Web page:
Unemployment benefits for millions of Americans struggling to make ends meet lapsed at midnight on Saturday after President Donald Trump failed to sign a $900bn end-of-year Covid-19 relief and spending bill.
The proposal had been considered a done deal before Mr Trump raised objections.
His refusal to sign the bipartisan package could also force a federal government shutdown when money runs out at 12:01am Tuesday.
Mr Trump's lack of action on the bill will also lead to the expiration of eviction protections and put on hold a new round of subsidies for hard-hit businesses, restaurants and theatres, along with money to help schools and vaccine distribution.
The president demanded larger Covid relief cheques and complained about “pork” spending – an Americanism which means that regions are attempting to secure funds which solely benefit their area rather than having a wider purpose.
“It’s a chess game and we are pawns,” said Lanetris Haines, a self-employed single mother of three in South Bend, Indiana, who was receiving a $129 weekly jobless benefit.
Washington has been reeling since Mr Trump threw the package into limbo despite sweeping approval in both houses of Congress – and after the White House assured Republican leaders that the president would support it.
Instead he has assailed the bill’s plan to provide $600 Covid relief cheques to most Americans — insisting it should be $2,000. House Republicans swiftly rejected that idea during a rare Christmas Eve session. But Mr Trump was not swayed.
On Saturday he tweeted:
President-elect Joe Biden urged Mr Trump to sign the bill as two federal programmes providing unemployment aid were set to expire on Saturday.
“It is the day after Christmas, and millions of families don’t know if they’ll be able to make ends meet because of President Donald Trump’s refusal to sign an economic relief bill approved by Congress with an overwhelming and bipartisan majority,” Mr Biden said in a statement. He accused Trump of an “abdication of responsibility” that will have “devastating consequences.”
“I’ve been talking to people who are scared they’re going to be kicked out from their homes, during the Christmas holidays, and still might be if we don’t sign this bill,’’ said Representative Debbie Dingell, a Michigan Democrat.
Lauren Bauer, a fellow in economic studies at the Brookings Institution, has calculated that 11 million people will lose aid from the programmes immediately; millions more will exhaust other unemployment benefits within weeks.
Andrew Stettner, an unemployment insurance expert and senior fellow at the Century Foundation think tank, said the number may be closer to 14 million because joblessness has spiked since Thanksgiving.
Regional disparities in disbursement of aid
How and when people are affected by the lapse depends on the state they live in, the programme they are relying on and when they applied for benefits.
In some states people on regular unemployment insurance could continue to receive payments under a programme that extends benefits when the jobless rate surpasses a certain threshold, Mr Stettner said.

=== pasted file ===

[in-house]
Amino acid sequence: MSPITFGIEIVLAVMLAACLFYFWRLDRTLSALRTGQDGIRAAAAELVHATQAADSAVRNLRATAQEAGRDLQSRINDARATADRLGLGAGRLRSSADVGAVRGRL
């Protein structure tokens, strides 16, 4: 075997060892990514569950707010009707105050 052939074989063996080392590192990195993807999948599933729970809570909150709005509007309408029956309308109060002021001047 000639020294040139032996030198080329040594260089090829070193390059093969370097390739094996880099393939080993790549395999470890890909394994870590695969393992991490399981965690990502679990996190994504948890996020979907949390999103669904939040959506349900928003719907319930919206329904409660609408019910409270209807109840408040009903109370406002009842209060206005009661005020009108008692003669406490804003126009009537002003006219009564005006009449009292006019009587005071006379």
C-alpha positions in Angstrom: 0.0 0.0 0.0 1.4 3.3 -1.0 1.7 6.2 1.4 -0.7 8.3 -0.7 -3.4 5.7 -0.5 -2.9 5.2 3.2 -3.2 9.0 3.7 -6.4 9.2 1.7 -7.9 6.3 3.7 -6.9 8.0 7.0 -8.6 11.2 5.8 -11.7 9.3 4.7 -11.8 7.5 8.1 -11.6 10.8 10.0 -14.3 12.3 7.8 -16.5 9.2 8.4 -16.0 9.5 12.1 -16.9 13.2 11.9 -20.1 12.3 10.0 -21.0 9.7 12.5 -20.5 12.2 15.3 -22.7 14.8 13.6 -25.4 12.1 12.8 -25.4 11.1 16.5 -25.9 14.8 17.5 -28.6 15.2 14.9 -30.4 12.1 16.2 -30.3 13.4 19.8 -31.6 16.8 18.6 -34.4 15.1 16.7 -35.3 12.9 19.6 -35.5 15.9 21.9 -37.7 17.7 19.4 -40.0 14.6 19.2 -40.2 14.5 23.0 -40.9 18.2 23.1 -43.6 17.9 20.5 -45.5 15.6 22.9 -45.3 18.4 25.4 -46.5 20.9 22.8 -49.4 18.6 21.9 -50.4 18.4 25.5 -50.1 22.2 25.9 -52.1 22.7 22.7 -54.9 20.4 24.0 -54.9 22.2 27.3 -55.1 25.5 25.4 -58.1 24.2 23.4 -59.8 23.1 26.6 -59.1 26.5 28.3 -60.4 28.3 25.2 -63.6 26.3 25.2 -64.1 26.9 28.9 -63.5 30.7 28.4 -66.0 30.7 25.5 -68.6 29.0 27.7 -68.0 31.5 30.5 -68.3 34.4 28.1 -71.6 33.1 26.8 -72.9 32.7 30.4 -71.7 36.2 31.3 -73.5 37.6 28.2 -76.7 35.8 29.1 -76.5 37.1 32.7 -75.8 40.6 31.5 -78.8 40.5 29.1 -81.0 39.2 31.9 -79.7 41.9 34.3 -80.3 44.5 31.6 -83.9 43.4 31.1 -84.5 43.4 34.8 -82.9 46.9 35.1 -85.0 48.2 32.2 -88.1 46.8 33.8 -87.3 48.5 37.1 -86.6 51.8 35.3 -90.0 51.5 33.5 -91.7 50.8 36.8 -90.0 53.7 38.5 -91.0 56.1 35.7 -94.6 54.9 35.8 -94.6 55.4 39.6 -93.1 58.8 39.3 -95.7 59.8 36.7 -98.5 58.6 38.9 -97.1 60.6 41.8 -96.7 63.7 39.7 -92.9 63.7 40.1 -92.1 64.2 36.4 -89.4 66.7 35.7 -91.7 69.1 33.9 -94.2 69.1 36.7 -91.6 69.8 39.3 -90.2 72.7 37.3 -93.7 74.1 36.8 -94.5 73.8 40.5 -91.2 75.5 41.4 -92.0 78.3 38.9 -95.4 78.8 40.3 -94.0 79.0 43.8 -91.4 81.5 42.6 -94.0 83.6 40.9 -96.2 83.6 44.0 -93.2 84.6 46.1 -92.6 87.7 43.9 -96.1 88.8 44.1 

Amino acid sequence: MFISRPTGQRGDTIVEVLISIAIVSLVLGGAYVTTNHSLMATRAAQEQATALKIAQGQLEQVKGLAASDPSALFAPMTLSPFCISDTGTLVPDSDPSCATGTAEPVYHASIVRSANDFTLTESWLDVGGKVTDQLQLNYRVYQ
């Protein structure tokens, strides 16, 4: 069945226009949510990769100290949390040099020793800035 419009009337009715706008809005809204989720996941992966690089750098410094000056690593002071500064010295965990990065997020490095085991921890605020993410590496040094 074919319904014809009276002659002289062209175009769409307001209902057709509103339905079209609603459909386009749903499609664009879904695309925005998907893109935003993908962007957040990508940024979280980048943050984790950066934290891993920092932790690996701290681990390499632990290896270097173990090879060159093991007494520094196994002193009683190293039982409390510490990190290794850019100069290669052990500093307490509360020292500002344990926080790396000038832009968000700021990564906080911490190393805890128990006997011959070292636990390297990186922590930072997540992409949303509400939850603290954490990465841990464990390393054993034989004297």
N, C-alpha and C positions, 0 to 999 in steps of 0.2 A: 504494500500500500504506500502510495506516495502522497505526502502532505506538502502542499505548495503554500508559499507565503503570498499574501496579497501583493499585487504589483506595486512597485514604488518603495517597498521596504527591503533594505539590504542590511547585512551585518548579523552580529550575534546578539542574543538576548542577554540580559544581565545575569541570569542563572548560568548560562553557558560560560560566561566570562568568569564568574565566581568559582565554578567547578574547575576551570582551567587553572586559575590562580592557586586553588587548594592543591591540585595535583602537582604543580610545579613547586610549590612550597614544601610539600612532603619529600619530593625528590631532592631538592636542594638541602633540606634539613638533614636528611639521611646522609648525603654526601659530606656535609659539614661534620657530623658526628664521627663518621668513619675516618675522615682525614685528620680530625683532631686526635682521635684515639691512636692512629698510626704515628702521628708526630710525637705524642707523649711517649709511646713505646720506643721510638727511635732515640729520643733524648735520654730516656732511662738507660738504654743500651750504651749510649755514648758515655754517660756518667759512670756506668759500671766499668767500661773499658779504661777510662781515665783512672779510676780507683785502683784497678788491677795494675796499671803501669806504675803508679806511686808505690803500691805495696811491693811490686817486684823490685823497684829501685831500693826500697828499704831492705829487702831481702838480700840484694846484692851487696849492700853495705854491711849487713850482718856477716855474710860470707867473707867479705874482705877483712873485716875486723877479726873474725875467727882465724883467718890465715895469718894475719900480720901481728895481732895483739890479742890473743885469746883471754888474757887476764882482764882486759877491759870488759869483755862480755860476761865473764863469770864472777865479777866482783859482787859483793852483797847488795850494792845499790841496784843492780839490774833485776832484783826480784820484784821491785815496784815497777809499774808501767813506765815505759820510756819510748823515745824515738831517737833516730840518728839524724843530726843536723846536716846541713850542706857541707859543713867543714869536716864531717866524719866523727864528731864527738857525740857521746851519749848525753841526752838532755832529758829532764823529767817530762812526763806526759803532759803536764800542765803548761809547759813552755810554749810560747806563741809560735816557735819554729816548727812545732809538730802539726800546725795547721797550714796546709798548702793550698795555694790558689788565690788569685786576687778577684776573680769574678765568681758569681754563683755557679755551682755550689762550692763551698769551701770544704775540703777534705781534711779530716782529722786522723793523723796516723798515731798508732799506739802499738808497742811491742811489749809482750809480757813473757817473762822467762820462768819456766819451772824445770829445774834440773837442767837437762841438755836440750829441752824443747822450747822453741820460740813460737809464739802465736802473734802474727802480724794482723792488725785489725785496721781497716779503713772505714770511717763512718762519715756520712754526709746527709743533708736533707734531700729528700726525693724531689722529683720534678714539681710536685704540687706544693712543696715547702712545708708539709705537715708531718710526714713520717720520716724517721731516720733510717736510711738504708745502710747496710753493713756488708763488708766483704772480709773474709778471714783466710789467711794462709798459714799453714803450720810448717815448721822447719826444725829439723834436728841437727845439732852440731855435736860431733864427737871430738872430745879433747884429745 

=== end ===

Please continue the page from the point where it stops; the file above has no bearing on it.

About 9.5 million people, however, rely on the Pandemic Unemployment Assistance programme that ran out on Saturday. This programme makes unemployment insurance available to freelancers, gig workers and others who are normally not eligible.
After receiving their last cheques, those recipients will not be able to file for more aid after Saturday, Mr Stettner said.
While payments could be received retroactively, any gap means more hardship and uncertainty for Americans who have already grappled with bureaucratic delays, often depleting much of their savings to stay afloat while waiting for payments to kick in.
They are people like Earl McCarthy, a father of four who lives in South Fulton, Georgia, and has been relying on unemployment since losing his job as a sales representative for a luxury senior living community. He said he would be left with no income by the second week of January if Mr Trump failed to sign the bill.
Mr McCarthy said he had already burnt through most of his savings as he waited five months to begin receiving his unemployment benefits. After leaving weekly messages with the unemployment agency, he contacted the South Fulton mayor’s office and then his state legislative representative to ask for help. He finally started getting payments in November.
“The entire experience was horrifying,” said McCarthy, who is receiving about $350 a week in unemployment insurance.
“For me, I shudder to think if I had not saved anything or had an emergency fund through those five months, where would we have been?” he said.
The bill Mr Trump rejected would have also activated a weekly $300 federal supplement to unemployment payments.
Trump continues with unsubstantiated election fraud quest
The president, meanwhile, has been spending his final days in office golfing and angrily tweeting as he refuses to accept his loss to Biden in the November 3 election.
On Saturday, he again lashed out at members of his own party for failing to join his quest to try to overturn the results of the election with baseless claims of mass voter fraud that have been repeatedly rejected by the courts. His seething stream of tweets, like this one, were given a disclaimer by Twitter.
He also berated the Supreme Court, the Justice Department and the FBI as he seemed to encourage his supporters to gather in Washington on January 6, the day Congress tallies the Electoral College vote. His rallying cry comes after a similar event last month descended into violence with multiple people being stabbed in the capital’s streets.